How Therapy Can Help People Cope With Terminal Illnesses

Published on: 17 Jan 2017
woman headscarf hospital bed

When people have a terminal illness and are journeying through their final days, they need lots of love and support from friends and family. Sometimes this isn’t enough, though.

Loved ones don’t necessarily have the skills or time to help someone come to terms with mortality. They might not know how to assist in making meaning of life as it is coming to an end.

This is when a psychotherapist or grief counselor can be invaluable. These mental health professionals have the skills to make patients and their loved ones as comfortable as possible during the end of a terminal illness.

During her time working as a therapist in hospices, Talkspace therapist Samantha White helped patients and their families navigate mental health issues related to death and closure.

Most patients were reluctant to talk about death, White said, that is until they began to worry about what their last moments would be like.

“Then I could tell them they had already been through the worst of it: the untreated illness, the tests, the treatments,” White said. “I could tell them death is not painful, that they will simply sleep more and more until they no longer woke up.”

White also assisted patients and family members in communicating everything they needed to, including thanking each other for being there and apologizing for anything they did to hurt one another. It was important for everyone to help the patient know he or she was a good person and lived a good life.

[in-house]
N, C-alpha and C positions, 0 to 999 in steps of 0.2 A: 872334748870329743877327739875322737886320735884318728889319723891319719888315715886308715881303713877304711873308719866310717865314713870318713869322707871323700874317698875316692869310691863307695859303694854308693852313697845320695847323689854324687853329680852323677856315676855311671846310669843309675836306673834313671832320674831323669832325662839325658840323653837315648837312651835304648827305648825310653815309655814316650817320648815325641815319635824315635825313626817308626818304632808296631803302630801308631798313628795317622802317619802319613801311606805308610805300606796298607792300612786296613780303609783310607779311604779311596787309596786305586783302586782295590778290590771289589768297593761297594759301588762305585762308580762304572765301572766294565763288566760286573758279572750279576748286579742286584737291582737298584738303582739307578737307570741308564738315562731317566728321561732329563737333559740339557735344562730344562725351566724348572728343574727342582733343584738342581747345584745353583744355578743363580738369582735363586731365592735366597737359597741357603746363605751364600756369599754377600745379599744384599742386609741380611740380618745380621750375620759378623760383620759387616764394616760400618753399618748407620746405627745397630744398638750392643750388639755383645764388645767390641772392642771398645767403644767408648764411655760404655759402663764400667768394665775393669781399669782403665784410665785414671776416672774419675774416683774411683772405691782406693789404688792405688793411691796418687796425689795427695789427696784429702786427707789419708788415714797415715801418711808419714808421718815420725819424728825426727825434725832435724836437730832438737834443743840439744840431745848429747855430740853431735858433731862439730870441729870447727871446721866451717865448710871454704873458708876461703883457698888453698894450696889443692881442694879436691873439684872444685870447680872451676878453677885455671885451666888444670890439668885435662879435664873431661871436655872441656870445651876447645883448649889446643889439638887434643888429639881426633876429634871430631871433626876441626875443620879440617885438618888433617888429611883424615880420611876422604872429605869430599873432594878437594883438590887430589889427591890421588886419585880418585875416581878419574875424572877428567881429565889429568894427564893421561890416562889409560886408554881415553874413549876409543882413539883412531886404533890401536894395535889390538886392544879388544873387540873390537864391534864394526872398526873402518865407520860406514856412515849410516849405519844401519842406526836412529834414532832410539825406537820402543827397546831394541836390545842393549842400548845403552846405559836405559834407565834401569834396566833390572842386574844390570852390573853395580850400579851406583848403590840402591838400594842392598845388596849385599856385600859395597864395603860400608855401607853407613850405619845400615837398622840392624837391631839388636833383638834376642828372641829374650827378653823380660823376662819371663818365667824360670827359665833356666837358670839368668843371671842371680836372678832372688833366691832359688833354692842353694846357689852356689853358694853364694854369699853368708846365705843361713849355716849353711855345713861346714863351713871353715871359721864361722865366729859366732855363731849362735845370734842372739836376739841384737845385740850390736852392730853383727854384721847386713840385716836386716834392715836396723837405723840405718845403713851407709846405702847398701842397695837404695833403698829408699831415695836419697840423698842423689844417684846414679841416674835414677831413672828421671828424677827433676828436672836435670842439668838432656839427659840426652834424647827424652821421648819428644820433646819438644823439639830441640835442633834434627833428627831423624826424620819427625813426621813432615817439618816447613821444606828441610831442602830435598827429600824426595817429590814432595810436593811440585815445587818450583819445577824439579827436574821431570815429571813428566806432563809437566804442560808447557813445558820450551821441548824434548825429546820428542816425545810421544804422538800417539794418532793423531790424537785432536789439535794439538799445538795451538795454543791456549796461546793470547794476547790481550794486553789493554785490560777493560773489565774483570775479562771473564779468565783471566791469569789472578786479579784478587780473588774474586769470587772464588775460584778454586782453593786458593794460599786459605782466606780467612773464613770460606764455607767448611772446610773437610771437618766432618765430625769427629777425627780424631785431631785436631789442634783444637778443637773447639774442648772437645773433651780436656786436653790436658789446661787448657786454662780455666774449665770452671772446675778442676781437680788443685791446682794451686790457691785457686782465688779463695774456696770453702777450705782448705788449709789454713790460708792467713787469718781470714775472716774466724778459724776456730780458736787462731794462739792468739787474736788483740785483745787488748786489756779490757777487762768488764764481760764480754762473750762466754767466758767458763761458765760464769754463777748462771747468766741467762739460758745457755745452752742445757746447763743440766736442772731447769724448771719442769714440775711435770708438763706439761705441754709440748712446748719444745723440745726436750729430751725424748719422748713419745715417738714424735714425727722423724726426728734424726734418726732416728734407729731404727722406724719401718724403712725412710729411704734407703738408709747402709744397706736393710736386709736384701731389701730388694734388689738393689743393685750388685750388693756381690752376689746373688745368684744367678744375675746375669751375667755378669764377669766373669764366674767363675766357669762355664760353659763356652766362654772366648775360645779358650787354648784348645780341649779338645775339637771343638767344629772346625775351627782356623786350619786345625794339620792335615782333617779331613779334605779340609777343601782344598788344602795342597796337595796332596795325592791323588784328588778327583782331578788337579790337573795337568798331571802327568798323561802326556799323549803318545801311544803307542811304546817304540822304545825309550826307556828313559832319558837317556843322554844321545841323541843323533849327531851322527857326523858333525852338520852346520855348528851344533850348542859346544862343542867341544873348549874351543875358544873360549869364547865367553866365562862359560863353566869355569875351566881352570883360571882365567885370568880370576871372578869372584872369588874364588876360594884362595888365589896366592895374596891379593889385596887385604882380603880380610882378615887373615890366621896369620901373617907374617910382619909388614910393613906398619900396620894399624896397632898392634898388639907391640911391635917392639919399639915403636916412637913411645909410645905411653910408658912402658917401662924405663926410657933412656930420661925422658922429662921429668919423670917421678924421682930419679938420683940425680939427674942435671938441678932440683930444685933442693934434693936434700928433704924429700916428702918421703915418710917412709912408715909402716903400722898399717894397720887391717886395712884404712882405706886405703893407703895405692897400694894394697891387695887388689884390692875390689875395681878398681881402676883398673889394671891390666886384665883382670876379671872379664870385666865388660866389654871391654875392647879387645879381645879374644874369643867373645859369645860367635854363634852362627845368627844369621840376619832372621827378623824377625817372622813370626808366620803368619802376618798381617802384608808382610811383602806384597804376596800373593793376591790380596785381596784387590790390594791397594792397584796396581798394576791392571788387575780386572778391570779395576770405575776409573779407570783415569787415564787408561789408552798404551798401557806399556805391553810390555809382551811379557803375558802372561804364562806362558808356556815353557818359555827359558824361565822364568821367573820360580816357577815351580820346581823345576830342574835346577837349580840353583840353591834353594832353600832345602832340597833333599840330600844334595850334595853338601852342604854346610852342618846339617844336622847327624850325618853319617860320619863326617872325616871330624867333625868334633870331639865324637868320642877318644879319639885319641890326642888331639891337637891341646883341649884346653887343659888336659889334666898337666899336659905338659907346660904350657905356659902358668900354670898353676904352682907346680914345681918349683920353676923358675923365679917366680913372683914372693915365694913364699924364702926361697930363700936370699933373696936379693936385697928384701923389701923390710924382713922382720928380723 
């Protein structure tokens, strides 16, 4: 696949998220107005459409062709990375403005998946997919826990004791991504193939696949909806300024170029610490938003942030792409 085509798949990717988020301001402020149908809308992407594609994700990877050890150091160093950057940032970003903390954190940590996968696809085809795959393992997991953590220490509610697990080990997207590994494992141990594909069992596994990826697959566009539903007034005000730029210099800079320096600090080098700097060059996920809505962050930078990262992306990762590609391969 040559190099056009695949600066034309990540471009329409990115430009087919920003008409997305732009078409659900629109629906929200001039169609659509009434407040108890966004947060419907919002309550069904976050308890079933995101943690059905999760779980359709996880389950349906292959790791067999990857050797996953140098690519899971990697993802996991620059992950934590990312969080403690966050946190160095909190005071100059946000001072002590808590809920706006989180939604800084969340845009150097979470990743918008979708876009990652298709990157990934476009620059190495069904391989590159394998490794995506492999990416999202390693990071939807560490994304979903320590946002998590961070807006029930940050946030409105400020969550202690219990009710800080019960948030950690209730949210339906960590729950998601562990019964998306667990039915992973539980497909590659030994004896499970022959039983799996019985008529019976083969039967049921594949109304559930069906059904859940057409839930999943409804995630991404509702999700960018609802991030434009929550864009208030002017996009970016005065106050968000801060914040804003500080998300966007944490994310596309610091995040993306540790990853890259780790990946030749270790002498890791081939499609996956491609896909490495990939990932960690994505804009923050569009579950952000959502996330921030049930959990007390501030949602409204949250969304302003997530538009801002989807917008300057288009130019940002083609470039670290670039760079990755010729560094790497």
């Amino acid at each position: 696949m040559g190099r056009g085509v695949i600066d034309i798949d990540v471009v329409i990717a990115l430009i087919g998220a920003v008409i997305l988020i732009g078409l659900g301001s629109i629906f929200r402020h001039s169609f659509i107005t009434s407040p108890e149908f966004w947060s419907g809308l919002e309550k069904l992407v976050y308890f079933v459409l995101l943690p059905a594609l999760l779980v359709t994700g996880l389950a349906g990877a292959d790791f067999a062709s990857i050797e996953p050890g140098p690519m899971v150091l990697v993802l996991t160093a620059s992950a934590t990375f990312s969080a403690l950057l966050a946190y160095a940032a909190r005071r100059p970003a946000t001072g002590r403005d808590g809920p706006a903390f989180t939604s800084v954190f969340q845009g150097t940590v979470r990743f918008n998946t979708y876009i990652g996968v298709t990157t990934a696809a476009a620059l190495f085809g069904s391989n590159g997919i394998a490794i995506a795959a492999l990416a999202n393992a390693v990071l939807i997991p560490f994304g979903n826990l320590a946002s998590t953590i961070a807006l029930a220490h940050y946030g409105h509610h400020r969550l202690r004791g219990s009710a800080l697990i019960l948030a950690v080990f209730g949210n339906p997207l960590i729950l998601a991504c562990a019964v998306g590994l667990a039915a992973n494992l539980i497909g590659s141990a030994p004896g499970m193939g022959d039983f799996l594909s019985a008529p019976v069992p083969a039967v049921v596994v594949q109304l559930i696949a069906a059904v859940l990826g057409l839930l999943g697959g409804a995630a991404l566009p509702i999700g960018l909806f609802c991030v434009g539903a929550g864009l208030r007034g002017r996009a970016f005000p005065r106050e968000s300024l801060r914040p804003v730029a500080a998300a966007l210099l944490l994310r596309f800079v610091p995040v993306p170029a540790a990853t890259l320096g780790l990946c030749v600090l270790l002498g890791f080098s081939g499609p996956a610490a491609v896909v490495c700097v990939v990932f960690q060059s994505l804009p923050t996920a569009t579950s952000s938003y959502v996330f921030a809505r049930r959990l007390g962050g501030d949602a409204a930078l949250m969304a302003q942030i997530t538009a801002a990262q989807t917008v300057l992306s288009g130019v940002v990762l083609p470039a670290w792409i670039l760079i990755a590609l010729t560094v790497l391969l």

Family members tended to worry about the future, White said, so she helped them stay focused on the present. This allowed them to spend more quality time with their loved one before he or she passed.

“I have always taught that hospice is not about death,” White said. “It’s about maintaining quality of life.”

Unfortunately, not all terminal patients have access to in-person counselors like White. They might not be in hospice or their hospital might not provide enough counselors to adequately care for them.

Even if working with a therapist is an option, affordability or insurance issues can get in the way. In the worst cases, the patient loses his or her ability to speak, making talk therapy impossible.

In these situations, video-based online therapy or text-based therapy can help terminal patients receive the mental health care they deserve. Patients can connect with a therapist any time they want. This can be especially useful when friends and family members are unable to be there.

If you are enduring a terminal illness, consider trying Talkspace. It might work for you better than in-person therapy.

If you’re loved one has a terminal illness, a Talkspace gift card might help them make meaning of their life and be peaceful during their final days. Like White said, anything that helps maintain quality of life is worth it.

Talkspace articles are written by experienced mental health-wellness contributors; they are grounded in scientific research and evidence-based practices. Articles are extensively reviewed by our team of clinical experts (therapists and psychiatrists of various specialties) to ensure content is accurate and on par with current industry standards.

Our goal at Talkspace is to provide the most up-to-date, valuable, and objective information on mental health-related topics in order to help readers make informed decisions.

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